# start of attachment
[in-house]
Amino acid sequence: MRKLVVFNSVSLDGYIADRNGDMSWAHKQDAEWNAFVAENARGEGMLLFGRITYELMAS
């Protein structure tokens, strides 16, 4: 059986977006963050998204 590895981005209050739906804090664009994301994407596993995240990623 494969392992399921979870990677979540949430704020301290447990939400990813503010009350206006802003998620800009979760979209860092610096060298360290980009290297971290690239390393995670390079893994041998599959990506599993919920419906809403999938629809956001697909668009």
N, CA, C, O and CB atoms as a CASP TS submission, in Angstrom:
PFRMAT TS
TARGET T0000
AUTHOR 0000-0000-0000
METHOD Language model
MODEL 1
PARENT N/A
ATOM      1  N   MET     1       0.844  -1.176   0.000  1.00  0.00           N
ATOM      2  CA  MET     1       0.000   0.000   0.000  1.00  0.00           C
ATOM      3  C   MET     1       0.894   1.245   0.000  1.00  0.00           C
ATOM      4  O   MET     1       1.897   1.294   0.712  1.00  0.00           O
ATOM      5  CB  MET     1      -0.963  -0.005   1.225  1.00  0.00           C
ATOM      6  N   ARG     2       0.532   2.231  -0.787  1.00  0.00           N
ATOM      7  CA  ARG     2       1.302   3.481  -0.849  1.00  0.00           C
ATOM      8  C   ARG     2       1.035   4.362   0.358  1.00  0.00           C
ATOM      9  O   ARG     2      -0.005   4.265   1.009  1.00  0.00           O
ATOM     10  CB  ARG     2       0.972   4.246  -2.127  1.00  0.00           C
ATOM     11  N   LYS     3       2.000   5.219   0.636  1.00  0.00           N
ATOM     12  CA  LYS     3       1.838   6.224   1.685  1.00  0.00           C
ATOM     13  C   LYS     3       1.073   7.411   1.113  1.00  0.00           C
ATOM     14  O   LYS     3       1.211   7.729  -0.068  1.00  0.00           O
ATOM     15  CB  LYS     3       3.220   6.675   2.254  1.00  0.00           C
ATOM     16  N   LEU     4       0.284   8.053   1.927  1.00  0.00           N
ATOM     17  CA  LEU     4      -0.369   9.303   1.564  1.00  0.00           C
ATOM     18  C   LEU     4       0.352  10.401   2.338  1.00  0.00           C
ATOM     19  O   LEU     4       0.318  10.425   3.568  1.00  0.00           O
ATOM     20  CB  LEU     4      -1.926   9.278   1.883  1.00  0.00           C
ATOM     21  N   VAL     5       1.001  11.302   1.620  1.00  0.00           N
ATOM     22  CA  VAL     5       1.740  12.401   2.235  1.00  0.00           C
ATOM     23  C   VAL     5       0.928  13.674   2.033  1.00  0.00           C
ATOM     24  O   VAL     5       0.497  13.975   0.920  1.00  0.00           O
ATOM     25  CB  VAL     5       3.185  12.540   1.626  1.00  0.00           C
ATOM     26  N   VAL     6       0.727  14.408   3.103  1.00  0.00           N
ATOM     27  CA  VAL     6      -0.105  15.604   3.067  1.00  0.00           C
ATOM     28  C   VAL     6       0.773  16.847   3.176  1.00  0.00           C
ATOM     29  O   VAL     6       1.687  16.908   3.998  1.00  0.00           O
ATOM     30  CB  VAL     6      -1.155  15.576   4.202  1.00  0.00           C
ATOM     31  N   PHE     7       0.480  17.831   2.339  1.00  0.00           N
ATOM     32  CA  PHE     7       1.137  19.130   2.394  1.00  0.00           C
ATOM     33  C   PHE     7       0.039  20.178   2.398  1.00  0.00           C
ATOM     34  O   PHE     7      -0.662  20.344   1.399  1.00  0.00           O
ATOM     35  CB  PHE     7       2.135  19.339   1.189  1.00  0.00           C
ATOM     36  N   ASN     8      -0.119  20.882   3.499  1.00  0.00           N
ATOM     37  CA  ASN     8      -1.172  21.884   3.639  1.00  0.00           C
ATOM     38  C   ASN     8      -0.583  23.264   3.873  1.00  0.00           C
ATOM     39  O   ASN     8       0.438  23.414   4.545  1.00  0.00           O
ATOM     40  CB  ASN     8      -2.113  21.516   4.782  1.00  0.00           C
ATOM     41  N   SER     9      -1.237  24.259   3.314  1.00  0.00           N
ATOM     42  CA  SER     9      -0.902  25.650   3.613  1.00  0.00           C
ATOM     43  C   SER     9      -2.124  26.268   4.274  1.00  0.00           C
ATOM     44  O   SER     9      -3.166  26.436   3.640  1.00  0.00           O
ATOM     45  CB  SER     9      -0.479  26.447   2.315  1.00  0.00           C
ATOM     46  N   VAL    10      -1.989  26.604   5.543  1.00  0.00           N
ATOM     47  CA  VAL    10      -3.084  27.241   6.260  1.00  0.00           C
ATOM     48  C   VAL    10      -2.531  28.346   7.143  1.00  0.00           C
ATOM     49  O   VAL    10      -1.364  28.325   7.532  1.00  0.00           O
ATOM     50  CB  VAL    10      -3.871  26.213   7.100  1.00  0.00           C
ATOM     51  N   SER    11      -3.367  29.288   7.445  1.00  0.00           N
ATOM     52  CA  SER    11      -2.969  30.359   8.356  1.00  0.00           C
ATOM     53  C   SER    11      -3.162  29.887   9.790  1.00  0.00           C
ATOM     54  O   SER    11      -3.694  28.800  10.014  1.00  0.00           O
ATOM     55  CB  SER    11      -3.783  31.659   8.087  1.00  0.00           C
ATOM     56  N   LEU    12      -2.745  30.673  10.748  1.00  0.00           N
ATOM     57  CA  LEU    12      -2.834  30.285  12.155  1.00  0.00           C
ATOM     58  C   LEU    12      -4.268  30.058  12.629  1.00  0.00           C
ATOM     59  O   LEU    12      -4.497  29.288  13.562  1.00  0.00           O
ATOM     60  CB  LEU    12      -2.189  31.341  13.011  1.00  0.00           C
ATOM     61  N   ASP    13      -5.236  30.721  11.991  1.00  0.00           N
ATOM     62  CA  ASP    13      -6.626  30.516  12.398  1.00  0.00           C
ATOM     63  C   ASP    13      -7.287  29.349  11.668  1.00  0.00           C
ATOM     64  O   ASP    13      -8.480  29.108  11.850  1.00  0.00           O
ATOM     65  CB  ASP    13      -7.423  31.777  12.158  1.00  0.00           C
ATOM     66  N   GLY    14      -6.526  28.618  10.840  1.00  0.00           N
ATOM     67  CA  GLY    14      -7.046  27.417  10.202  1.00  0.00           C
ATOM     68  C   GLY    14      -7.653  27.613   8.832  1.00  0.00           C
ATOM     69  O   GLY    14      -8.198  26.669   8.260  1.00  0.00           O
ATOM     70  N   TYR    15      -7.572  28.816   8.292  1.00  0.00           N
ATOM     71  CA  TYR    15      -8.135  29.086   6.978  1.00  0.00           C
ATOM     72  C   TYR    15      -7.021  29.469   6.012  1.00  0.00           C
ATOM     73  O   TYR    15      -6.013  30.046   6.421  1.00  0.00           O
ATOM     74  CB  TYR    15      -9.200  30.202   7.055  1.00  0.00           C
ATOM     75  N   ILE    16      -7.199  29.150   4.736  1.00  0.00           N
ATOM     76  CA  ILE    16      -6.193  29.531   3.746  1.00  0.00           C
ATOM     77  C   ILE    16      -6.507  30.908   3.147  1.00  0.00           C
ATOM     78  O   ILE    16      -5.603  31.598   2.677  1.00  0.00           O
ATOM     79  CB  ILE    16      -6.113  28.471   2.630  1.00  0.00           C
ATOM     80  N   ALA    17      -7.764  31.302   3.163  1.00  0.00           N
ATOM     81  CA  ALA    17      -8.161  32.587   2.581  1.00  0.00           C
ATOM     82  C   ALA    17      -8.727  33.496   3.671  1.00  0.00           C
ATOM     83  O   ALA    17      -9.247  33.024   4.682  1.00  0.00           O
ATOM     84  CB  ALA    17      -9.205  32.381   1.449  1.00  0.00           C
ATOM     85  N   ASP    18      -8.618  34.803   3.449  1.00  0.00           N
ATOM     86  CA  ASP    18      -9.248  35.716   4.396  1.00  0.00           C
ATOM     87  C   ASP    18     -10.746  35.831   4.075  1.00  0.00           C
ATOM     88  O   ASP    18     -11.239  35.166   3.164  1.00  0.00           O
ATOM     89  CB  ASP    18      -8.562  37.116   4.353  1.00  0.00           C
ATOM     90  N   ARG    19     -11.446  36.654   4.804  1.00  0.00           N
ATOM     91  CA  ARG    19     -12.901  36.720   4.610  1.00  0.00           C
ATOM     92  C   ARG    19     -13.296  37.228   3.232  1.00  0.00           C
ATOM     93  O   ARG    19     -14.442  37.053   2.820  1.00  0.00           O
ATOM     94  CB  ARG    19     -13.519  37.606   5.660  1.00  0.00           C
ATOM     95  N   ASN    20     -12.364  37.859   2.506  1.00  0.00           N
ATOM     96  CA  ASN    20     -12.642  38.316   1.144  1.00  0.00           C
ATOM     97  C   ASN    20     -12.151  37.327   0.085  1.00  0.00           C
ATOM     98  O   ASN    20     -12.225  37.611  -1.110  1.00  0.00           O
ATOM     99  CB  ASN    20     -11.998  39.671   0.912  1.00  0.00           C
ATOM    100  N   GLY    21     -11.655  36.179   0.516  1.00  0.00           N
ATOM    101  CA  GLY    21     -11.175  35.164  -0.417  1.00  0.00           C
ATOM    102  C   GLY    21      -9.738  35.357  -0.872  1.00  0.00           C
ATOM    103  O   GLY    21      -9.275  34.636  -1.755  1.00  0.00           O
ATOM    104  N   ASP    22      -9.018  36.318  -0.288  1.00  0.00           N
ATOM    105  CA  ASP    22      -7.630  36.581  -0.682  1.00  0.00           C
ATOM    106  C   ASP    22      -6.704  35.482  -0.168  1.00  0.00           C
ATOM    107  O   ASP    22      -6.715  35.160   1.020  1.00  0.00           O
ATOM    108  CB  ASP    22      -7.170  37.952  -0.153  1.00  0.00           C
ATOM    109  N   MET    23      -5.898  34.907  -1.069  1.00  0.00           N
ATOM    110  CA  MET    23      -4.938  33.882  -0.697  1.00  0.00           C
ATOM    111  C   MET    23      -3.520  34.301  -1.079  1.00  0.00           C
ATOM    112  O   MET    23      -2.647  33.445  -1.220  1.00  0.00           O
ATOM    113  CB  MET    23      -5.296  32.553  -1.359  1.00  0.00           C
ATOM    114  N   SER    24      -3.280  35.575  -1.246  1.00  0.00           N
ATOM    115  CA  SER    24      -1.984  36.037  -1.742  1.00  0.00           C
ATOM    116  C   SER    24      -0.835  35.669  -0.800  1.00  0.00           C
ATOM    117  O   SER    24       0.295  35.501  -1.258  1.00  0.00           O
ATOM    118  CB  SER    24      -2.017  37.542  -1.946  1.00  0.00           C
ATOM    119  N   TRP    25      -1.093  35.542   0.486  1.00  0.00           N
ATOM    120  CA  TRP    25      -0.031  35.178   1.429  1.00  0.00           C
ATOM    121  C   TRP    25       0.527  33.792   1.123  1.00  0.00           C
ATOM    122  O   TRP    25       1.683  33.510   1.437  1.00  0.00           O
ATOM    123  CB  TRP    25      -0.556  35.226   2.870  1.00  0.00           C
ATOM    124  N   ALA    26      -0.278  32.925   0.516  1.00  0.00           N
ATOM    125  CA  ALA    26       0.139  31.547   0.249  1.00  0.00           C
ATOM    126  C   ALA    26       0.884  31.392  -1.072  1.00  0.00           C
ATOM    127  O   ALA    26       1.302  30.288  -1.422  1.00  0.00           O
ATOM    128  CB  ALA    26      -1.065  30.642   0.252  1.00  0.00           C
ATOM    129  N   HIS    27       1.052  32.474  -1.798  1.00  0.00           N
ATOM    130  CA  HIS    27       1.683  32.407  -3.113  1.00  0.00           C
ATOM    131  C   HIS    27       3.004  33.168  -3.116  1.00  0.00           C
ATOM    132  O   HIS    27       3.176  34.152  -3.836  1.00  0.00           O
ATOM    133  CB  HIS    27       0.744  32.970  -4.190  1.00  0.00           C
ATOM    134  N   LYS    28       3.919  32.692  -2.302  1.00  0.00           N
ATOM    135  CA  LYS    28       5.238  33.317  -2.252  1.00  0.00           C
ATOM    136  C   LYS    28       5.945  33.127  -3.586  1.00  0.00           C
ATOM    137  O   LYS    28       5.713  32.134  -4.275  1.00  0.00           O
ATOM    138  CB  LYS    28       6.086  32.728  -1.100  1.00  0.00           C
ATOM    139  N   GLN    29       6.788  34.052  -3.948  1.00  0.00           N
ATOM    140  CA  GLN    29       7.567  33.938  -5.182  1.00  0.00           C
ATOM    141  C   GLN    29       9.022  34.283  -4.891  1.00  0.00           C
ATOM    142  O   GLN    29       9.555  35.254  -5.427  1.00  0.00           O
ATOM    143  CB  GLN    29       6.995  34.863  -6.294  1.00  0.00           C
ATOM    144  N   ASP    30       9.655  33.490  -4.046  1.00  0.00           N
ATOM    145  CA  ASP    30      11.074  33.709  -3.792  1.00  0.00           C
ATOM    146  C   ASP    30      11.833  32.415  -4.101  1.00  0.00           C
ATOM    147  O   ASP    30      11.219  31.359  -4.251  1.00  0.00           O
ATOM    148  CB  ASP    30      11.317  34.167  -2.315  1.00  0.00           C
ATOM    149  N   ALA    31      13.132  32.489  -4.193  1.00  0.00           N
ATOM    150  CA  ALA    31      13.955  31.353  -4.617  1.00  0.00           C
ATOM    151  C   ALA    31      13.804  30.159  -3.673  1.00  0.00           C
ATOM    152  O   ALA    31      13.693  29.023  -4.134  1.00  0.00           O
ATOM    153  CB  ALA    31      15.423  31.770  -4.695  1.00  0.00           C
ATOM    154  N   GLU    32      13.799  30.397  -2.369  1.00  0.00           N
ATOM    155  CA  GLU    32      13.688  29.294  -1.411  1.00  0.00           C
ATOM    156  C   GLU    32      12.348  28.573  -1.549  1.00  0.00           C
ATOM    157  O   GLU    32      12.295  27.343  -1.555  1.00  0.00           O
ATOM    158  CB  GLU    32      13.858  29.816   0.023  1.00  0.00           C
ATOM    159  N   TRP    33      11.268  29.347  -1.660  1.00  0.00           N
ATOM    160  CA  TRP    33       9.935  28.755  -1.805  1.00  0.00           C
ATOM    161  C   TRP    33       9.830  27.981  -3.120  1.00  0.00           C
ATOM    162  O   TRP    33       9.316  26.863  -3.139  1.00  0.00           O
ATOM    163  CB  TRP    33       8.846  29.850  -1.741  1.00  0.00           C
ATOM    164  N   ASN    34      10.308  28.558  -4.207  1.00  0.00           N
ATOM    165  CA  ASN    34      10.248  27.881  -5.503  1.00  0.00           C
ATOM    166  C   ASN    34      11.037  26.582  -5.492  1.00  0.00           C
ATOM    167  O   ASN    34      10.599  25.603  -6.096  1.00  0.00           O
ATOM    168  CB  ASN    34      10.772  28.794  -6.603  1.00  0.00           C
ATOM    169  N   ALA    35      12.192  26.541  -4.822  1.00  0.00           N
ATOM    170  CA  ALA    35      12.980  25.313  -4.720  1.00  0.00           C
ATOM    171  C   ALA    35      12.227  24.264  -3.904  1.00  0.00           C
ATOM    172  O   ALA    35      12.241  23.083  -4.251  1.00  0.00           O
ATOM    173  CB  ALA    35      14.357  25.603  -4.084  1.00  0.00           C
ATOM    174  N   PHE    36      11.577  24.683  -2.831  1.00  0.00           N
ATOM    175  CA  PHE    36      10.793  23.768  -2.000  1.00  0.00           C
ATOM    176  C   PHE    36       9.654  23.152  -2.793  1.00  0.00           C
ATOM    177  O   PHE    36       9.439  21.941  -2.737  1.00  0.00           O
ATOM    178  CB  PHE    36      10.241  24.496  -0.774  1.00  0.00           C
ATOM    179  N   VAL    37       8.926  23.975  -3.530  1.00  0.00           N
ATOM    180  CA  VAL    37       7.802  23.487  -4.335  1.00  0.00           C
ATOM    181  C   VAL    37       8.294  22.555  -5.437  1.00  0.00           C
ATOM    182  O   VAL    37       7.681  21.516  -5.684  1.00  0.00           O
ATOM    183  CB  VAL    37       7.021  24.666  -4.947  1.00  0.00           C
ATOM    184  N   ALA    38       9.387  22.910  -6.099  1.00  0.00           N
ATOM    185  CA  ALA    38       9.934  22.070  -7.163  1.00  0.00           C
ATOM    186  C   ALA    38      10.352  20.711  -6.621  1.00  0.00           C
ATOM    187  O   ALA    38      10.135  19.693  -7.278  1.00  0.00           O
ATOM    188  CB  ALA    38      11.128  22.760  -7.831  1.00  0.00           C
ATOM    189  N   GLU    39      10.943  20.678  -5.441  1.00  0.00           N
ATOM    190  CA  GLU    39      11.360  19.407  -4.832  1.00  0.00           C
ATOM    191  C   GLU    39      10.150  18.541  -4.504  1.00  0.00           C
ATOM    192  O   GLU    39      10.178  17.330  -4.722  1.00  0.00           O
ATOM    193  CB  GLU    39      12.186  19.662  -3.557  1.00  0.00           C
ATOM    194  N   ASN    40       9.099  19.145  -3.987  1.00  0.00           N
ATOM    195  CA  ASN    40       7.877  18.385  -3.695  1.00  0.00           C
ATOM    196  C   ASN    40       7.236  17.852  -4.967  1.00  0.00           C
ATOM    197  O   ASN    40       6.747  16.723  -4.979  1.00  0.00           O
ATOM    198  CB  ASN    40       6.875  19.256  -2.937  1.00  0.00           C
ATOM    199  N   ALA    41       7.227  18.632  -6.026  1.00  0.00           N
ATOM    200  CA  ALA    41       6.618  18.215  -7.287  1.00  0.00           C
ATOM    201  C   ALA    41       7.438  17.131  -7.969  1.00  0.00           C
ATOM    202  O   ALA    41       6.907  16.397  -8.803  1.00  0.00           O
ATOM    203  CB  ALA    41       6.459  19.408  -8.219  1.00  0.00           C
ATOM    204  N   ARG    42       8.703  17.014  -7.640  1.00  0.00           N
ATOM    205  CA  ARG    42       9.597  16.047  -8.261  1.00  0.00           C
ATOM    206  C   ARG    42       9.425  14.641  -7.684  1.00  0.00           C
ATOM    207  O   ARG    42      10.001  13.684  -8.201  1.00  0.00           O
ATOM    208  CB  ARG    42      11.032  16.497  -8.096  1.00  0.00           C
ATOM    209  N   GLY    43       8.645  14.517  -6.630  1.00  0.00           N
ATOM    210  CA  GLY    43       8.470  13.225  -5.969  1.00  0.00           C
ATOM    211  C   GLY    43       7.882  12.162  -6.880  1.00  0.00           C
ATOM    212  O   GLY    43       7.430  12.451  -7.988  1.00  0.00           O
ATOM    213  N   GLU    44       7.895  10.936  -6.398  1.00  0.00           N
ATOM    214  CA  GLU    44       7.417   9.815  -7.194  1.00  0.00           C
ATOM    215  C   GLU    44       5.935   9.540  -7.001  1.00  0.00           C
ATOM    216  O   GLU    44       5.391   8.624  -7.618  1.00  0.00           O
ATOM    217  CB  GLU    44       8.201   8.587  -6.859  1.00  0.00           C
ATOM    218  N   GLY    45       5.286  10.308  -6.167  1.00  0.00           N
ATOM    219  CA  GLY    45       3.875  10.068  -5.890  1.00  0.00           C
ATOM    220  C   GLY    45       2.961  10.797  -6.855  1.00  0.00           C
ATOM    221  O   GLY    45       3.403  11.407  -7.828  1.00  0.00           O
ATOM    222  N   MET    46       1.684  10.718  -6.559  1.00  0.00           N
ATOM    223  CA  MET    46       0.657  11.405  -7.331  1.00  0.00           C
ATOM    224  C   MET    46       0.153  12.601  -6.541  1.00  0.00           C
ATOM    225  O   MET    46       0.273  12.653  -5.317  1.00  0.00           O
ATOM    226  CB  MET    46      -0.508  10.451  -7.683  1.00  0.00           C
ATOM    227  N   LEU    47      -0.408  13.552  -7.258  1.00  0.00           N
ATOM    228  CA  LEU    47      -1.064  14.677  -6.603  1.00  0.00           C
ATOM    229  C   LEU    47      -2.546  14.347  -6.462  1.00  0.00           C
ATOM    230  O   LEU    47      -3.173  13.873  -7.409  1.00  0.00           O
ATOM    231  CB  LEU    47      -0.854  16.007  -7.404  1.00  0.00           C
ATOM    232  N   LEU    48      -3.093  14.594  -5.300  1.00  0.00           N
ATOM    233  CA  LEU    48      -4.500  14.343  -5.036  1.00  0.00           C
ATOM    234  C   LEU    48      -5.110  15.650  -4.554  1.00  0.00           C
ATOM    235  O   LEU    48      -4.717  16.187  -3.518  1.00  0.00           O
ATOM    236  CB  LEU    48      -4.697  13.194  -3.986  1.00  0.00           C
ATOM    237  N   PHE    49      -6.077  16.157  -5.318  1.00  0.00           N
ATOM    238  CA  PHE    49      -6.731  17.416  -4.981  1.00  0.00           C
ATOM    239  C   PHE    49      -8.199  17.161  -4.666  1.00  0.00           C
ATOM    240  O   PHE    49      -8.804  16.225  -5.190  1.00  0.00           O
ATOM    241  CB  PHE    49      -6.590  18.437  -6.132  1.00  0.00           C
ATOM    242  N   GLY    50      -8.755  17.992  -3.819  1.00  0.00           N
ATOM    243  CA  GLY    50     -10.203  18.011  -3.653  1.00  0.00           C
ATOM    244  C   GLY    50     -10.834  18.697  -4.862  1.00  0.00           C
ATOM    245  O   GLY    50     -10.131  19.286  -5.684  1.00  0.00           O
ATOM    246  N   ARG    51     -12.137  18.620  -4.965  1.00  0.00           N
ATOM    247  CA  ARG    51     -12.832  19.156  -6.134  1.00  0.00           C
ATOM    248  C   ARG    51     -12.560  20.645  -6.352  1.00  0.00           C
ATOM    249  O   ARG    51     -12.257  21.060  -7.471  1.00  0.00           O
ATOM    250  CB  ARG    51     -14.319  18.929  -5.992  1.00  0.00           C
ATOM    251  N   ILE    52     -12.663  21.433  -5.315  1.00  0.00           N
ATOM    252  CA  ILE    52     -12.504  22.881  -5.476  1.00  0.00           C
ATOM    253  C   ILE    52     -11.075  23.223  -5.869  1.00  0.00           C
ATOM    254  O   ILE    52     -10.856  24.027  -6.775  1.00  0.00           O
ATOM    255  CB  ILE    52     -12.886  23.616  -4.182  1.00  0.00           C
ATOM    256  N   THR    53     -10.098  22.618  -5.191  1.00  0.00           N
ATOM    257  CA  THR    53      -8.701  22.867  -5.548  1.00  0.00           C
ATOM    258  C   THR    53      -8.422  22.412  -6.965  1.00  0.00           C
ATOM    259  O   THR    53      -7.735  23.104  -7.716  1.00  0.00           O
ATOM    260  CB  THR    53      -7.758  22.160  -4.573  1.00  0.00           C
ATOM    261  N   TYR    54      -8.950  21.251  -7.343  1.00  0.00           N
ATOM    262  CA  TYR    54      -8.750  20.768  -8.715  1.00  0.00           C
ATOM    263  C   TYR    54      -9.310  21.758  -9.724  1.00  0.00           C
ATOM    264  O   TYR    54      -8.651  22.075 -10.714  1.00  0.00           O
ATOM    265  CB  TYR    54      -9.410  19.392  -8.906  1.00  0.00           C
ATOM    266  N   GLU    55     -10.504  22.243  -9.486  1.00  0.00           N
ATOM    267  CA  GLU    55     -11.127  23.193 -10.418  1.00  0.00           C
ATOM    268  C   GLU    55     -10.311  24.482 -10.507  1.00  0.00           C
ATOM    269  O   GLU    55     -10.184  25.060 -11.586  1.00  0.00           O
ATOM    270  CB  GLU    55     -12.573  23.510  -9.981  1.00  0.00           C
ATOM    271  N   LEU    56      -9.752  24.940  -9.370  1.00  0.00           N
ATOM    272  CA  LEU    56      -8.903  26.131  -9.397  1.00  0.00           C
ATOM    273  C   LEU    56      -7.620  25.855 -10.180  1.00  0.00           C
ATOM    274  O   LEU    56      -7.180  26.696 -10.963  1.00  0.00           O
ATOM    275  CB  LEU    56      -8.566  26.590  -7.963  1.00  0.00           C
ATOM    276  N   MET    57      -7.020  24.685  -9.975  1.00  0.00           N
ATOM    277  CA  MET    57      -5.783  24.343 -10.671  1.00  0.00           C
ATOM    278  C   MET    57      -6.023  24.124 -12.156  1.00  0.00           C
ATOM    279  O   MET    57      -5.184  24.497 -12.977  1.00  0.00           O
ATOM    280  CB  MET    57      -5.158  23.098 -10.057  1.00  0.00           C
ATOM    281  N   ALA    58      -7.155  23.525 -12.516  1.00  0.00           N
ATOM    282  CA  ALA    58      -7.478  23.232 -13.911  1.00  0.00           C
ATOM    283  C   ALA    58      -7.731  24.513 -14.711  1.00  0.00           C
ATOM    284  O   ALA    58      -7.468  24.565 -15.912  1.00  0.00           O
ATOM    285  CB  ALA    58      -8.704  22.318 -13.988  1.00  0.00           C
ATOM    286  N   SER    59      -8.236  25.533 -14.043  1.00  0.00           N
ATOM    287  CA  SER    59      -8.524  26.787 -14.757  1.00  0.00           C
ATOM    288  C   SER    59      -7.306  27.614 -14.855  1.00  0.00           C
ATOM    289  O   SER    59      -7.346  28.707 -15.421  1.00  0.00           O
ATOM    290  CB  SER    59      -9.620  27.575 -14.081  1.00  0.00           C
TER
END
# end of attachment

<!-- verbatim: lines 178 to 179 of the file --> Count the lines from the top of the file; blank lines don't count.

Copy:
ATOM    168  CB  ASN    34      10.772  28.794  -6.603  1.00  0.00           C
ATOM    169  N   ALA    35      12.192  26.541  -4.822  1.00  0.00           N